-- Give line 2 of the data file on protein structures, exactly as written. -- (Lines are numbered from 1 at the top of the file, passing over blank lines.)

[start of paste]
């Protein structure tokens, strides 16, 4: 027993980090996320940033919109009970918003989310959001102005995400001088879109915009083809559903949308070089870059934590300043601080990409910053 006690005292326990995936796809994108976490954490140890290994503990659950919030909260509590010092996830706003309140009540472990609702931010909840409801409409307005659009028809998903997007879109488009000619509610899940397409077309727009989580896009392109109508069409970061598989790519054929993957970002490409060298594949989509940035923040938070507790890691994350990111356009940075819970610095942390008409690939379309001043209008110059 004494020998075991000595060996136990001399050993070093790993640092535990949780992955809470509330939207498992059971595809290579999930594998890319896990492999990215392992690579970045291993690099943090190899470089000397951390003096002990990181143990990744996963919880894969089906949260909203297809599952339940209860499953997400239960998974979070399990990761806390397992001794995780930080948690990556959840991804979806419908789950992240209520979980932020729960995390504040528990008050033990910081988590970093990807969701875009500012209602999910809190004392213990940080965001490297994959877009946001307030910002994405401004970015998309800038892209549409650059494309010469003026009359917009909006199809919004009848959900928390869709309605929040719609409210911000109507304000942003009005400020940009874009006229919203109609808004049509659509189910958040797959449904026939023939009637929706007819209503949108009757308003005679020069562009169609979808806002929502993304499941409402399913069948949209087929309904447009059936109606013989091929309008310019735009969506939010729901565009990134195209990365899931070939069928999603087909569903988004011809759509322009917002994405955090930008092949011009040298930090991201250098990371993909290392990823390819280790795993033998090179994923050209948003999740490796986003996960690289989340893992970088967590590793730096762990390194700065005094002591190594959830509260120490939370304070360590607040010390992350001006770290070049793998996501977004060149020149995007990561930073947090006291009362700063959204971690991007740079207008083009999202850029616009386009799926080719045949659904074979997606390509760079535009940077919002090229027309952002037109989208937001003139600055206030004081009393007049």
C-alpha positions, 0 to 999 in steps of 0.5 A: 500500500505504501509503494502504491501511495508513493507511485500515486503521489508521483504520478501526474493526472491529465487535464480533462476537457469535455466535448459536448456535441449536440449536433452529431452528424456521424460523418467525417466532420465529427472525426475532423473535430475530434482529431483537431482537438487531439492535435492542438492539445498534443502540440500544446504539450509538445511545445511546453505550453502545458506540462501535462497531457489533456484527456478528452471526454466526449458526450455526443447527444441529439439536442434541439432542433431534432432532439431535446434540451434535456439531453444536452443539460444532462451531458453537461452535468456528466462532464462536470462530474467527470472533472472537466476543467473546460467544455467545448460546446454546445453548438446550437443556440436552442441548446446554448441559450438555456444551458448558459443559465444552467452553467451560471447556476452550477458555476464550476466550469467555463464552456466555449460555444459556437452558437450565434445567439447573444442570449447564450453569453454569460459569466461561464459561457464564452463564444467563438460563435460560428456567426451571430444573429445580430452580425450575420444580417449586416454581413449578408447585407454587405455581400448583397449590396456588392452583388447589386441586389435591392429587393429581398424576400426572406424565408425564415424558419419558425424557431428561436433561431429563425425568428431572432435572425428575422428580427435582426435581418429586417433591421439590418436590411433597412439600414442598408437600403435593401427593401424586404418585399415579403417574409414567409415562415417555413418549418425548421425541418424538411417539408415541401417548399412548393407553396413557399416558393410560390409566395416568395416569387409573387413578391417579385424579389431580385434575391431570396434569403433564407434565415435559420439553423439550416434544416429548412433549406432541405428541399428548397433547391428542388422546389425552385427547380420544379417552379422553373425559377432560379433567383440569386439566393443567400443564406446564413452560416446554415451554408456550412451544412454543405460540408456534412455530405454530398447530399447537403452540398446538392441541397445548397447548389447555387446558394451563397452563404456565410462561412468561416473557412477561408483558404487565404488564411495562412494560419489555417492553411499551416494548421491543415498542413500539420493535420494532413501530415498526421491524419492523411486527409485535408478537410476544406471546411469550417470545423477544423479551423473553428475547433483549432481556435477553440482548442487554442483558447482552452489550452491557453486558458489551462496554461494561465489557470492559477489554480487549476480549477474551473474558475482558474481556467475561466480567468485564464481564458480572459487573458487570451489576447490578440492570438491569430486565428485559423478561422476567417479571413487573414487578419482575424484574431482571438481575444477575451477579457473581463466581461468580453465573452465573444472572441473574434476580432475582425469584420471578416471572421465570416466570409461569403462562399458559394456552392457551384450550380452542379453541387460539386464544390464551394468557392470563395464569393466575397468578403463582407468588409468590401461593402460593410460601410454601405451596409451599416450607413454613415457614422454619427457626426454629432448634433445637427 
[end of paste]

C-alpha positions, 0 to 999 in steps of 0.5 A: 500500500505504501509503494502504491501511495508513493507511485500515486503521489508521483504520478501526474493526472491529465487535464480533462476537457469535455466535448459536448456535441449536440449536433452529431452528424456521424460523418467525417466532420465529427472525426475532423473535430475530434482529431483537431482537438487531439492535435492542438492539445498534443502540440500544446504539450509538445511545445511546453505550453502545458506540462501535462497531457489533456484527456478528452471526454466526449458526450455526443447527444441529439439536442434541439432542433431534432432532439431535446434540451434535456439531453444536452443539460444532462451531458453537461452535468456528466462532464462536470462530474467527470472533472472537466476543467473546460467544455467545448460546446454546445453548438446550437443556440436552442441548446446554448441559450438555456444551458448558459443559465444552467452553467451560471447556476452550477458555476464550476466550469467555463464552456466555449460555444459556437452558437450565434445567439447573444442570449447564450453569453454569460459569466461561464459561457464564452463564444467563438460563435460560428456567426451571430444573429445580430452580425450575420444580417449586416454581413449578408447585407454587405455581400448583397449590396456588392452583388447589386441586389435591392429587393429581398424576400426572406424565408425564415424558419419558425424557431428561436433561431429563425425568428431572432435572425428575422428580427435582426435581418429586417433591421439590418436590411433597412439600414442598408437600403435593401427593401424586404418585399415579403417574409414567409415562415417555413418549418425548421425541418424538411417539408415541401417548399412548393407553396413557399416558393410560390409566395416568395416569387409573387413578391417579385424579389431580385434575391431570396434569403433564407434565415435559420439553423439550416434544416429548412433549406432541405428541399428548397433547391428542388422546389425552385427547380420544379417552379422553373425559377432560379433567383440569386439566393443567400443564406446564413452560416446554415451554408456550412451544412454543405460540408456534412455530405454530398447530399447537403452540398446538392441541397445548397447548389447555387446558394451563397452563404456565410462561412468561416473557412477561408483558404487565404488564411495562412494560419489555417492553411499551416494548421491543415498542413500539420493535420494532413501530415498526421491524419492523411486527409485535408478537410476544406471546411469550417470545423477544423479551423473553428475547433483549432481556435477553440482548442487554442483558447482552452489550452491557453486558458489551462496554461494561465489557470492559477489554480487549476480549477474551473474558475482558474481556467475561466480567468485564464481564458480572459487573458487570451489576447490578440492570438491569430486565428485559423478561422476567417479571413487573414487578419482575424484574431482571438481575444477575451477579457473581463466581461468580453465573452465573444472572441473574434476580432475582425469584420471578416471572421465570416466570409461569403462562399458559394456552392457551384450550380452542379453541387460539386464544390464551394468557392470563395464569393466575397468578403463582407468588409468590401461593402460593410460601410454601405451596409451599416450607413454613415457614422454619427457626426454629432448634433445637427 